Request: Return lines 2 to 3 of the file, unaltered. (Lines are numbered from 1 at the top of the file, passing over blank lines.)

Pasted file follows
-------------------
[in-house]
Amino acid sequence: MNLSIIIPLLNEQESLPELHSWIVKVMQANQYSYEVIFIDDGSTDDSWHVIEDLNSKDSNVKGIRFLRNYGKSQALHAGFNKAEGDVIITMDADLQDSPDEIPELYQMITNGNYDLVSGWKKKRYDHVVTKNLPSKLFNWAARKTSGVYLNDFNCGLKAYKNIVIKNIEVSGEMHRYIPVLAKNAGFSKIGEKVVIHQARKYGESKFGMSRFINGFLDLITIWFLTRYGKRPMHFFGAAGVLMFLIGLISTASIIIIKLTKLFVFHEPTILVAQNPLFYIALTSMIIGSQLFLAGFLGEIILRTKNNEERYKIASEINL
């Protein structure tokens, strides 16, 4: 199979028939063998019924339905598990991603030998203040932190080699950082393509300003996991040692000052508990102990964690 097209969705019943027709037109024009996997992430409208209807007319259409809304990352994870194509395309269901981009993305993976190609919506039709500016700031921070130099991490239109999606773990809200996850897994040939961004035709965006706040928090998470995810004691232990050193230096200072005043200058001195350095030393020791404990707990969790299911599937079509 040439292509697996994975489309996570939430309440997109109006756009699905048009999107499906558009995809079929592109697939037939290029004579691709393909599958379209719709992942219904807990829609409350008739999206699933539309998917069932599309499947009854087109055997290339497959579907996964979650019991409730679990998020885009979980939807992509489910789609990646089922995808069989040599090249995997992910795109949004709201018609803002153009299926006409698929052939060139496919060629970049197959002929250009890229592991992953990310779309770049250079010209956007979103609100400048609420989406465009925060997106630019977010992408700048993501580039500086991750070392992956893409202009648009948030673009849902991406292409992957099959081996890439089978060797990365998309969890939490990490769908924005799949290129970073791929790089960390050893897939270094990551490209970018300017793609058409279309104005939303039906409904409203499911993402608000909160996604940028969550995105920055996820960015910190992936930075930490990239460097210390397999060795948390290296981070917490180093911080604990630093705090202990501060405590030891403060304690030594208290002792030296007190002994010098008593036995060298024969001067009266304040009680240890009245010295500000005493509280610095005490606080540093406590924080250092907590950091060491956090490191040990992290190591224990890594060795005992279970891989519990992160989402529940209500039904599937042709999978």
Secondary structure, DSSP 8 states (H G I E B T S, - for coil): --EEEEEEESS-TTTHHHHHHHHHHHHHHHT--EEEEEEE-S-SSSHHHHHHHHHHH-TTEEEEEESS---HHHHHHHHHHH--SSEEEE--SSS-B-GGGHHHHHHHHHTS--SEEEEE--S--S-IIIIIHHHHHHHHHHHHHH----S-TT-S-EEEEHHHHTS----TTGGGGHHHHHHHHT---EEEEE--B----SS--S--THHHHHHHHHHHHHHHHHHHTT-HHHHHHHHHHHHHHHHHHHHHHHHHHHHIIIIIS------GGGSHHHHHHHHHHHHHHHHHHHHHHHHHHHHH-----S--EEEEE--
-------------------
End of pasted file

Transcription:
Amino acid sequence: MNLSIIIPLLNEQESLPELHSWIVKVMQANQYSYEVIFIDDGSTDDSWHVIEDLNSKDSNVKGIRFLRNYGKSQALHAGFNKAEGDVIITMDADLQDSPDEIPELYQMITNGNYDLVSGWKKKRYDHVVTKNLPSKLFNWAARKTSGVYLNDFNCGLKAYKNIVIKNIEVSGEMHRYIPVLAKNAGFSKIGEKVVIHQARKYGESKFGMSRFINGFLDLITIWFLTRYGKRPMHFFGAAGVLMFLIGLISTASIIIIKLTKLFVFHEPTILVAQNPLFYIALTSMIIGSQLFLAGFLGEIILRTKNNEERYKIASEINL
């Protein structure tokens, strides 16, 4: 199979028939063998019924339905598990991603030998203040932190080699950082393509300003996991040692000052508990102990964690 097209969705019943027709037109024009996997992430409208209807007319259409809304990352994870194509395309269901981009993305993976190609919506039709500016700031921070130099991490239109999606773990809200996850897994040939961004035709965006706040928090998470995810004691232990050193230096200072005043200058001195350095030393020791404990707990969790299911599937079509 040439292509697996994975489309996570939430309440997109109006756009699905048009999107499906558009995809079929592109697939037939290029004579691709393909599958379209719709992942219904807990829609409350008739999206699933539309998917069932599309499947009854087109055997290339497959579907996964979650019991409730679990998020885009979980939807992509489910789609990646089922995808069989040599090249995997992910795109949004709201018609803002153009299926006409698929052939060139496919060629970049197959002929250009890229592991992953990310779309770049250079010209956007979103609100400048609420989406465009925060997106630019977010992408700048993501580039500086991750070392992956893409202009648009948030673009849902991406292409992957099959081996890439089978060797990365998309969890939490990490769908924005799949290129970073791929790089960390050893897939270094990551490209970018300017793609058409279309104005939303039906409904409203499911993402608000909160996604940028969550995105920055996820960015910190992936930075930490990239460097210390397999060795948390290296981070917490180093911080604990630093705090202990501060405590030891403060304690030594208290002792030296007190002994010098008593036995060298024969001067009266304040009680240890009245010295500000005493509280610095005490606080540093406590924080250092907590950091060491956090490191040990992290190591224990890594060795005992279970891989519990992160989402529940209500039904599937042709999978």